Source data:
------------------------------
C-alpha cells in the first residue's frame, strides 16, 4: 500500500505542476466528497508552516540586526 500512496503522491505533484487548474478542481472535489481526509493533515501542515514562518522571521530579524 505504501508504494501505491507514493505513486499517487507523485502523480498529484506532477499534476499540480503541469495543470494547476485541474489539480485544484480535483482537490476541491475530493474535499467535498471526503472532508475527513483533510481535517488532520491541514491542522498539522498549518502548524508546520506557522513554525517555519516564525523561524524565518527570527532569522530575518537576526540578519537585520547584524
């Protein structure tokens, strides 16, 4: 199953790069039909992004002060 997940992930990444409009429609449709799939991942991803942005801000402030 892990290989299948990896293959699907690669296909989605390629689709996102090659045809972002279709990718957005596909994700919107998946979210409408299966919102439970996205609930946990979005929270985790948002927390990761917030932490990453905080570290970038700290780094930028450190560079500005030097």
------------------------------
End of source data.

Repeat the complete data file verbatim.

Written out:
C-alpha cells in the first residue's frame, strides 16, 4: 500500500505542476466528497508552516540586526 500512496503522491505533484487548474478542481472535489481526509493533515501542515514562518522571521530579524 505504501508504494501505491507514493505513486499517487507523485502523480498529484506532477499534476499540480503541469495543470494547476485541474489539480485544484480535483482537490476541491475530493474535499467535498471526503472532508475527513483533510481535517488532520491541514491542522498539522498549518502548524508546520506557522513554525517555519516564525523561524524565518527570527532569522530575518537576526540578519537585520547584524
């Protein structure tokens, strides 16, 4: 199953790069039909992004002060 997940992930990444409009429609449709799939991942991803942005801000402030 892990290989299948990896293959699907690669296909989605390629689709996102090659045809972002279709990718957005596909994700919107998946979210409408299966919102439970996205609930946990979005929270985790948002927390990761917030932490990453905080570290970038700290780094930028450190560079500005030097």